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Kolobrzeg, Poland, July 23, 1992
Kolobrzeg, Poland, July 26, 1992
De Panne, Belgium, August 7, 1992
Vila Franca de Xira, Portugal, May 8, 1994
James, Tate Modern, London, 10 December, 1999
Vendas Novas, Portugal, 21-5-2000
Olivier, The French Foreign Legion, Camp Raffalli, Calvi, Corsica, June 18, 2001
Rineke Dijkstra (born 2 June 1959) is a Dutch photographer. She lives and works in Amsterdam. Dijkstra has been awarded an Honorary Fellowship of the Royal Photographic Society, the 1999 Citibank Private Bank Photography Prize (now Deutsche Börse Photography Prize) and the 2017 Hasselblad Award.
Influential photographer Jeff Wall makes large-scale color images that seem to capture people engaged in everyday life, but are in fact largely staged. Interested in the filmmaking of the postwar era, particularly the unconventional narrative structures of Neo-Realism, his best known work involves constructing elaborate mis-en-scènes, which he photographs and then displays in wall-mounted lightboxes. “I wanted to exaggerate the artificial aspect of my work as a way to create a distance from the dominant context of reportage, the legacy of Robert Frank and the others,” Wall explains. “I saw something else in photography, something to do with scale, with color and with construction, which might be valid along with the more established values that had come down from the 19th century and had been extended by the great photographers of the 20th century.” Wall’s practice is varied, and for many years has also incorporated smaller, documentary photographs and, since 1997, black-and-white pictures.
Canadian, b. 1946, Vancouver, Canada, based in Vancouver, Canada
Martin Parr's new book both confirms and challenges the many preconceptions about one of Britain's most famous institutions, the University of Oxford. A "training camp" for the nation's leaders, Oxford embodies all the contradictions and oddities of British society at large, according to Parr.
Oxford by Martin Parr, with an afterword by Simon Winchester, is released on the 7th of September, 2017 by Oxford University Press, and a selection of the work will be on display at the Weston Library, Oxford, as part of Photo Oxford 2017, from the 8th of September to the 22nd of October.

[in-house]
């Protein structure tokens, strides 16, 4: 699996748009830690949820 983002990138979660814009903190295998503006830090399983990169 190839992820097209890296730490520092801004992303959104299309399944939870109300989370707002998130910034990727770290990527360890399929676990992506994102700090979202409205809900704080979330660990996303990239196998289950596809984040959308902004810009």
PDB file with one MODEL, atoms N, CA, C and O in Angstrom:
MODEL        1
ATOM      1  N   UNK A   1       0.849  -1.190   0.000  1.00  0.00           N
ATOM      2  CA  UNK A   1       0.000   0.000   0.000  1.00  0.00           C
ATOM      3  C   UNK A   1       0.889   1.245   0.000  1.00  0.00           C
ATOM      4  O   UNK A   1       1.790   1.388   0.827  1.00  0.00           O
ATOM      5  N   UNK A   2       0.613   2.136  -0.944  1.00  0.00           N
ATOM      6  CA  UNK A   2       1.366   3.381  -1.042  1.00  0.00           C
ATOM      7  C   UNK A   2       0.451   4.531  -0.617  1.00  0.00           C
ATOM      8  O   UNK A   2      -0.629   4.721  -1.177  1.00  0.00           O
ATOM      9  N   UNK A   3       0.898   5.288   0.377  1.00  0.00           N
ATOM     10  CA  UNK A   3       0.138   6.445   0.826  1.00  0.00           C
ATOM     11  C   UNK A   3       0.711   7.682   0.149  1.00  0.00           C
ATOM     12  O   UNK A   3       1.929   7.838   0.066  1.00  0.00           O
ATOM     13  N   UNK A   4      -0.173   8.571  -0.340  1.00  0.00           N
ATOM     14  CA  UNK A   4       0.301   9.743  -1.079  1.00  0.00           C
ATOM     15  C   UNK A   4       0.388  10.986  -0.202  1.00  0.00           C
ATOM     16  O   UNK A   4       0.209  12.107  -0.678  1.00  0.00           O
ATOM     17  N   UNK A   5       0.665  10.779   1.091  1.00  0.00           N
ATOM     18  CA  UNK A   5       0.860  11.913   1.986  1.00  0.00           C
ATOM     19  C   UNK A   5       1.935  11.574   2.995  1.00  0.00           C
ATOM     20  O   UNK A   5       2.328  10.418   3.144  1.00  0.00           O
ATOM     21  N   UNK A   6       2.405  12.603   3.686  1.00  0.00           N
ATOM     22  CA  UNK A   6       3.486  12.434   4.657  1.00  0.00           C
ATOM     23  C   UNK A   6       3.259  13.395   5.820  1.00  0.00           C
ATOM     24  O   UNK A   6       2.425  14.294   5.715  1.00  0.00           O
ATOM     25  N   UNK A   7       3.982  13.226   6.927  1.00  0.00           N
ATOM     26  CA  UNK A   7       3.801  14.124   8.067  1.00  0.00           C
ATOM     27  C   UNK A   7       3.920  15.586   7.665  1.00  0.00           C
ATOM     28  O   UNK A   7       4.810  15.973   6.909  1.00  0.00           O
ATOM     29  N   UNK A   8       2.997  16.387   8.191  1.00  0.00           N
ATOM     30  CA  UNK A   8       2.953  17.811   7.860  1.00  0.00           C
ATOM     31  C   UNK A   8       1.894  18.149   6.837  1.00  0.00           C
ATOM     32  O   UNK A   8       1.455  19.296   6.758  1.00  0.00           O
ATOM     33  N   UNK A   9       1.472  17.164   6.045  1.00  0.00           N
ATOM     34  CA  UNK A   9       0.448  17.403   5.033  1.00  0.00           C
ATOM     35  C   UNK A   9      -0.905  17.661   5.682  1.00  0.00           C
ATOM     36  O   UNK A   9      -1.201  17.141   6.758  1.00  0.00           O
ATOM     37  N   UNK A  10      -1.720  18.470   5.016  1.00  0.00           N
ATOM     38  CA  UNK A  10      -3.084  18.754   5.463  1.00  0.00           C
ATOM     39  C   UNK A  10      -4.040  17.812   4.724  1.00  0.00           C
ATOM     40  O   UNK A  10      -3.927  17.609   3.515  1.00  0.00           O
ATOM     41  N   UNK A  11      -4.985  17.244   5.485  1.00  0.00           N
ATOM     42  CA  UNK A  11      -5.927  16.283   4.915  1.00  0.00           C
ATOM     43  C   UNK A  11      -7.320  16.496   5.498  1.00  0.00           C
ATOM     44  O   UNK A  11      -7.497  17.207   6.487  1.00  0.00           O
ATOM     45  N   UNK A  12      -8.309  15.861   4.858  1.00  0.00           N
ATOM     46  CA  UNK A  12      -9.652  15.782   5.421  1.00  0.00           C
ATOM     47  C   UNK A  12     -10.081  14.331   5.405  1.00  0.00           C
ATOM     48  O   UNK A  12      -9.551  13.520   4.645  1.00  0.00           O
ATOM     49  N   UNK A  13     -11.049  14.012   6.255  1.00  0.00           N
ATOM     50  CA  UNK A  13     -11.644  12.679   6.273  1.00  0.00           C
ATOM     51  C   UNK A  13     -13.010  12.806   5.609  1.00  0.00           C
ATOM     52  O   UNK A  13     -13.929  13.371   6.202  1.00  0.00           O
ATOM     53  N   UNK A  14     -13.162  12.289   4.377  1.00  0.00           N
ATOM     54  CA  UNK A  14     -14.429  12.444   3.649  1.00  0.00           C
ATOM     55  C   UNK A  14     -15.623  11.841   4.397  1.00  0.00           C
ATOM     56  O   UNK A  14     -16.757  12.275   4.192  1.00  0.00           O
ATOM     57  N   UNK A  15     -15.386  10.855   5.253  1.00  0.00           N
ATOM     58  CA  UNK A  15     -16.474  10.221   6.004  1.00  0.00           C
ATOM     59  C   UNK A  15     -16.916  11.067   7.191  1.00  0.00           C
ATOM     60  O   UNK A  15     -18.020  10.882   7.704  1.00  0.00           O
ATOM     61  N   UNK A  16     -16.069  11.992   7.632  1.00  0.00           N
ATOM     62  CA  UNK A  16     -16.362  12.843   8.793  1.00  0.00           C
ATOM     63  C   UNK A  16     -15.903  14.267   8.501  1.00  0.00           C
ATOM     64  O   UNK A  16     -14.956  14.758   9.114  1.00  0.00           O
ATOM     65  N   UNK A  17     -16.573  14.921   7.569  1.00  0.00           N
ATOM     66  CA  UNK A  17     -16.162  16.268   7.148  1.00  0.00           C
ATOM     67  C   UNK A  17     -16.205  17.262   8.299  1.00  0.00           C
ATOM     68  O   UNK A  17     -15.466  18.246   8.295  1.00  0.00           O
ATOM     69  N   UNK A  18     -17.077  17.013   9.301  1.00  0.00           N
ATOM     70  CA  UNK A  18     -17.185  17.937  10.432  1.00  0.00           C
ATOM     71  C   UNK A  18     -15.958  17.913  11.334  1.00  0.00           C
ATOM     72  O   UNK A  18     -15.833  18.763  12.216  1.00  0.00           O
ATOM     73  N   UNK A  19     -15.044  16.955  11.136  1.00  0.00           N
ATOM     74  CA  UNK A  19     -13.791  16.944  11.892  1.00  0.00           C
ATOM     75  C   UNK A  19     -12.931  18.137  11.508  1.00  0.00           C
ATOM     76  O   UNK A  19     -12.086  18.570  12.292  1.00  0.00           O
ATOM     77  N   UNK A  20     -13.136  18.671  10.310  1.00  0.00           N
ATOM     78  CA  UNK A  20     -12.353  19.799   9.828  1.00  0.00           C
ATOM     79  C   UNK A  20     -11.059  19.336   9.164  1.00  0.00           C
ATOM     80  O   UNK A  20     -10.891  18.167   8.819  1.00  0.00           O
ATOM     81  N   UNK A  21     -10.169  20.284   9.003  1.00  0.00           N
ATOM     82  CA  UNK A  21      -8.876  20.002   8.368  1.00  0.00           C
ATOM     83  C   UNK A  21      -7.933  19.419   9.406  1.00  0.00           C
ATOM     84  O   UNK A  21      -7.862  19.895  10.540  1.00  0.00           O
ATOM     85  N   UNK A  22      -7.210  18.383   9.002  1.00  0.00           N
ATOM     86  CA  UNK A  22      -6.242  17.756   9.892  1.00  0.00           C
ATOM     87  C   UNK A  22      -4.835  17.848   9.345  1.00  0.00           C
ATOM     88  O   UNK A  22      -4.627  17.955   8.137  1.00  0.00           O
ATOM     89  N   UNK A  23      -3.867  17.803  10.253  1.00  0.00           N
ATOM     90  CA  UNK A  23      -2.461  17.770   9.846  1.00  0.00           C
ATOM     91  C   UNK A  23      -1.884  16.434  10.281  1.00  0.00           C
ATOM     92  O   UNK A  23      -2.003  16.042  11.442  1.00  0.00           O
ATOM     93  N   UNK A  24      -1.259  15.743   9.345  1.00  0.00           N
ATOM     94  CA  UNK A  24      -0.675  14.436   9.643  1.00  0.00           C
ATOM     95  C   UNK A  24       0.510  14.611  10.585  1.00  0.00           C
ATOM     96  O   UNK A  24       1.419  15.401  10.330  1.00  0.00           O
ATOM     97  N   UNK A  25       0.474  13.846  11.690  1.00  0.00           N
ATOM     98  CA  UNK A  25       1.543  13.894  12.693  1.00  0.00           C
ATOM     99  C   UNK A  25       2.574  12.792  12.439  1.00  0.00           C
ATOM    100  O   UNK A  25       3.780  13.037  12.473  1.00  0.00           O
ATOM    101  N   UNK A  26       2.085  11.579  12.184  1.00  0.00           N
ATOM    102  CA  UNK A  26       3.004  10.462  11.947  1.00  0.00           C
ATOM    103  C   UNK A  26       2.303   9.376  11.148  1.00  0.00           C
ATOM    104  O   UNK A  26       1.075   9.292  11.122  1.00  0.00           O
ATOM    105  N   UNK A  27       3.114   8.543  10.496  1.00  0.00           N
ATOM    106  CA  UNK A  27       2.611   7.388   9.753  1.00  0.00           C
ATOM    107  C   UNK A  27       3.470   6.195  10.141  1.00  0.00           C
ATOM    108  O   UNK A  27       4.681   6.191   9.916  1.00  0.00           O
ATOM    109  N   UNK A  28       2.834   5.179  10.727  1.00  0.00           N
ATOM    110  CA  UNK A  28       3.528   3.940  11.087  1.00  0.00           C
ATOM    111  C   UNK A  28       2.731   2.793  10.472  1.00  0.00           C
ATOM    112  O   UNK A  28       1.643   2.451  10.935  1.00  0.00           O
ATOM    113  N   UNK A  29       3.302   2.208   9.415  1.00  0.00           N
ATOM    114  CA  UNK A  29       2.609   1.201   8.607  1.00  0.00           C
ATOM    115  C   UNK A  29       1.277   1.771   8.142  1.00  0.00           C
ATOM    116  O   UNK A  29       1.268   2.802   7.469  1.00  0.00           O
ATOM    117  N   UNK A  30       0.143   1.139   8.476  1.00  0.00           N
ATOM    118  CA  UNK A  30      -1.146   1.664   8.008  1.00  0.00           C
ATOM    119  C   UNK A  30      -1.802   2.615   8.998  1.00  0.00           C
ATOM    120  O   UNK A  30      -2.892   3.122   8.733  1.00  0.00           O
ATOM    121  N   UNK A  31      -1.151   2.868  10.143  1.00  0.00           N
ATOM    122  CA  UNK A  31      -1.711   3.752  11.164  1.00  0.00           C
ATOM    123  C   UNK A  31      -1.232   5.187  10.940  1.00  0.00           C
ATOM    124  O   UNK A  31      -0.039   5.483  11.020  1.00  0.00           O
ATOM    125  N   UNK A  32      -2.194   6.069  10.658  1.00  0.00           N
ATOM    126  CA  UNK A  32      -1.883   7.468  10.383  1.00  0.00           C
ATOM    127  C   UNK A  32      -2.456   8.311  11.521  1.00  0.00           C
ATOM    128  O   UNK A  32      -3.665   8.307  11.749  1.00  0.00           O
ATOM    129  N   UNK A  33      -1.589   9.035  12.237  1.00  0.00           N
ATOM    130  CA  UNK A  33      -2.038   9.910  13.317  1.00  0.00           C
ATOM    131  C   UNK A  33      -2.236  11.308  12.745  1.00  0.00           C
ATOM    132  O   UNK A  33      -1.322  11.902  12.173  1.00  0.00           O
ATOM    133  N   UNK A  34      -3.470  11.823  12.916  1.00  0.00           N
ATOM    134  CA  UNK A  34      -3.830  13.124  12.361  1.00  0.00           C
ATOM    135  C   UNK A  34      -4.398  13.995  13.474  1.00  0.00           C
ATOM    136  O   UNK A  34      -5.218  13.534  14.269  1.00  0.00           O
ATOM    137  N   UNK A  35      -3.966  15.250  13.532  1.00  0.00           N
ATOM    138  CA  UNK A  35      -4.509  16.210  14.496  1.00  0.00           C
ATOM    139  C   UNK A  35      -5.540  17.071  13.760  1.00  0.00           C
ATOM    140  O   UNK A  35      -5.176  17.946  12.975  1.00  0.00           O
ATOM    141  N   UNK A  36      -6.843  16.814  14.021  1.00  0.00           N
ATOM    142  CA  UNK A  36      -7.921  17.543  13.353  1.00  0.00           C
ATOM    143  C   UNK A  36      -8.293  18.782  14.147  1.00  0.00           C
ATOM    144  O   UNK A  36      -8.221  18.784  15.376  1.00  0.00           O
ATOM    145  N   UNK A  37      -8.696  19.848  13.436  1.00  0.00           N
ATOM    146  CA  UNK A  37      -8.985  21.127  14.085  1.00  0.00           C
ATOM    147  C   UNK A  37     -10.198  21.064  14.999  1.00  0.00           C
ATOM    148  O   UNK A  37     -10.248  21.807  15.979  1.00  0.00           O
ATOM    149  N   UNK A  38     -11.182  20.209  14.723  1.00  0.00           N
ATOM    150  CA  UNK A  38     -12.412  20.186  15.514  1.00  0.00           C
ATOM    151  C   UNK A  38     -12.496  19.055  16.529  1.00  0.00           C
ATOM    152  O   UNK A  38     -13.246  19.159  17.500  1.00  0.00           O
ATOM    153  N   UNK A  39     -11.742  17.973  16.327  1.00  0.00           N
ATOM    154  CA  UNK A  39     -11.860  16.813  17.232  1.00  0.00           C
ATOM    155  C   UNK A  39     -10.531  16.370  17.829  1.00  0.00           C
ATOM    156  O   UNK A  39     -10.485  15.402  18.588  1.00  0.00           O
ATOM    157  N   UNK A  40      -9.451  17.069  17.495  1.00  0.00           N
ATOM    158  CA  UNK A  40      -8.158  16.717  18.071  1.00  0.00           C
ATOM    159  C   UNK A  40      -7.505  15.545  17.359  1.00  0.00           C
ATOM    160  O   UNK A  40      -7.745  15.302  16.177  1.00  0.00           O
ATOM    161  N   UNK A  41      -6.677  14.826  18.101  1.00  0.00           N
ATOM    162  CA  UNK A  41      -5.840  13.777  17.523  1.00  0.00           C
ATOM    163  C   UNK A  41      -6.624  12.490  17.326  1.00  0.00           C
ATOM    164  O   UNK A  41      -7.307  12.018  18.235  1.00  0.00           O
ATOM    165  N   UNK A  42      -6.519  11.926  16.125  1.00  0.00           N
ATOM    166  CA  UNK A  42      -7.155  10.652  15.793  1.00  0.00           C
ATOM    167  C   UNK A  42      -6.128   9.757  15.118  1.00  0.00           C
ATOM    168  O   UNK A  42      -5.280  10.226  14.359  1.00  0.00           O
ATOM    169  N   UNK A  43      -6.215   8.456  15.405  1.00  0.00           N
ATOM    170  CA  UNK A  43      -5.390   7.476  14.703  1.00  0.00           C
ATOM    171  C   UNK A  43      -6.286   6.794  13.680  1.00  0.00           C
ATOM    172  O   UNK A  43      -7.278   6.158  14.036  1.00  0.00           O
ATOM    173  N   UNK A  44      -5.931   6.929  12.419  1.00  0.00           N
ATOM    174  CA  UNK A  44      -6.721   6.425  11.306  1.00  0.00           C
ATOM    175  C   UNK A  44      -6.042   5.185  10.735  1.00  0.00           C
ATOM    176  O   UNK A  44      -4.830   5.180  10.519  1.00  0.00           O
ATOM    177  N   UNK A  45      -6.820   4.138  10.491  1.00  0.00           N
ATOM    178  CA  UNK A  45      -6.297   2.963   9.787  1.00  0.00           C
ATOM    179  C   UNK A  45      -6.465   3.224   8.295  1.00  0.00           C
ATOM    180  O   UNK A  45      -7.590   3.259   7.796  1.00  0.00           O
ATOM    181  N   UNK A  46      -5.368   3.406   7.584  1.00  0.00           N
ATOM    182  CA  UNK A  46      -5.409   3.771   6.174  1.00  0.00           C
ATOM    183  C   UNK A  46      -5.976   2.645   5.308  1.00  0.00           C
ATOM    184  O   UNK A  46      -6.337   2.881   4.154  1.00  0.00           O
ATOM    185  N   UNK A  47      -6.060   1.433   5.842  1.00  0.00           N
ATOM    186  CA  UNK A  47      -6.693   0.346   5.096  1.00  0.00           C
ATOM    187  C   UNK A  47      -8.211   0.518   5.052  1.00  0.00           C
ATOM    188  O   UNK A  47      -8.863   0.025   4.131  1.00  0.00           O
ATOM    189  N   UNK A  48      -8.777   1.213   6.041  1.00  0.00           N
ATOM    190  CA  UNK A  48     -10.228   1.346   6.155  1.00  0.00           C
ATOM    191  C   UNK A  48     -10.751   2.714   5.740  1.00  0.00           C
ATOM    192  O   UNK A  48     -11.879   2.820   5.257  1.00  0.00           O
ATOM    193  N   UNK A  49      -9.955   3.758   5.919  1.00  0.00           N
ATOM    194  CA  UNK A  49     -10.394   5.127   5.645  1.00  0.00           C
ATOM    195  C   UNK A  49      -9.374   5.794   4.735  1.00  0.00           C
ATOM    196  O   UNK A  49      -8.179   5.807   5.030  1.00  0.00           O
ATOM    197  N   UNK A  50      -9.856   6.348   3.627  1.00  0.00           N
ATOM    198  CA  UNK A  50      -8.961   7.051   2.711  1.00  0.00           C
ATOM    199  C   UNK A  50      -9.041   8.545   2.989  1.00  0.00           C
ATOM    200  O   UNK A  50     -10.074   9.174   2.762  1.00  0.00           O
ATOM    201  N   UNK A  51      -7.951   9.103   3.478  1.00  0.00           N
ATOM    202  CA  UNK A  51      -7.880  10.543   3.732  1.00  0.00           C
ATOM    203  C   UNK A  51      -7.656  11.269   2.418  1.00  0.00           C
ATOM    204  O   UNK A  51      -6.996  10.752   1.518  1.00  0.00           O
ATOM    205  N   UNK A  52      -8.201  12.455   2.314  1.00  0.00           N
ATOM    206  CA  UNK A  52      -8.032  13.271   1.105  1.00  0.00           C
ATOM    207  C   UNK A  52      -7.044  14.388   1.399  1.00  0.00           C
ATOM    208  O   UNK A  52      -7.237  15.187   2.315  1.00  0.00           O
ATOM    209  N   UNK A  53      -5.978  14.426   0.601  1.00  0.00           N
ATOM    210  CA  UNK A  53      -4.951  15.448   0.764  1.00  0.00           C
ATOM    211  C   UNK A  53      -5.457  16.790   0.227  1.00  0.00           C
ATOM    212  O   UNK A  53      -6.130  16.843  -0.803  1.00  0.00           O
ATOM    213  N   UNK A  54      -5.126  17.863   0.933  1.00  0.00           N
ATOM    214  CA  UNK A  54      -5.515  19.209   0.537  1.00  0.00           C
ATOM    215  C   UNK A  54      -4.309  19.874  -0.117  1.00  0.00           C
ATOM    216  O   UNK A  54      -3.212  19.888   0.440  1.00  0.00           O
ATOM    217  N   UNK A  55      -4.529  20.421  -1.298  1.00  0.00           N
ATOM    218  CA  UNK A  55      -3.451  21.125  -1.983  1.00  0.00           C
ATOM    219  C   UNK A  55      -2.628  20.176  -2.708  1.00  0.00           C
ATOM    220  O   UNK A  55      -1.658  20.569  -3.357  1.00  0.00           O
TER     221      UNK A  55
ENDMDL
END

Growing up by the sea and during his studies as a photographer on the Antarctic expedition ANT-XXIII/9 Lars has developed a close relationship with the ocean and his endless horizon. Since then he is trying to regularly photograph extraordinary landscapes confronting the viewer with the force of nature and the stark contrast to the everyday urban life. Moreover Lars photographic work is inspired by science fiction topics or motifs such as the feeling of abandonment and unfamiliar desolate environments. He is looking for structures that stand out from their surroundings as strange or unnatural.
Kyle Thompson was born in Chicago on January 11th, 1992. He began taking photographs at the age of nineteen after finding interest in nearby abandoned houses. His work is mostly composed of self portraits, often taking place in empty forests and abandoned homes.
His work encapsulates the ephemeral narrative, a nonexistent story line that only lives for a split moment. These images show the collapse of narrative, as there is no defined story line with a beginning and end; instead, these images create a loop. This fleeting moment lives on in a constant unchanging state. By diverting the view of the face, the images become more ambiguous, the viewer is no longer able to tie a defined story line to the image.
He is currently based in Portland, OR
An intimate landscape of life with my significant other, destined to inevitable separations only to fall in love again and again.
The orbit around the warmth of a red supergiant star whose life is constantly feared of nearing its end and the violent pulse of new feelings.
Madeira Island, Portugal.
The symbolic condition of growing up in the confinement of the ocean and under the impression of being stopped in time.
Peter Hujar, Orgasmic Man, 1969
Esta fotografia de Peter Hujar está na capa de um dos meus livros favoritos dos últimos anos, "A Little Life", de Hanya Yanagihara, de 2015. Ainda está por traduzir, creio.
From The Washington Post:
As a critic, I find myself in a strange position with Hanya Yanagihara’s “A Little Life.” Her doorstopper novel, about the lives of four college roommates who remain life-long friends, is one of the best new books I’ve read this year. And due to its exceptionally graphic depictions of physical abuse, sexual abuse and self-harm, and the way those depictions infect the narrative like a cancer, it’s one of the few pieces of art that I could be convinced deserves a content warning even for adult readers. I want to tell you all to read it. But I would also completely understand and sympathize with people who heard tell of both the greatness and pain of “A Little Life” and decided to let Yanagihara’s considerable achievement pass them by.
Jimmy De Sana (November 12, 1949 – July 27, 1990) was an American artist, and a key figure in the East Village punk art scene of the 1970s and 1980s. De Sana's photography has been described as "anti-art" in its approach to capturing images of the human body, in a manner ranging from "savagely explicit to purely symbolic". William S. Burroughs wrote the introduction to his collection of photographs Submission which was self-published in 1980.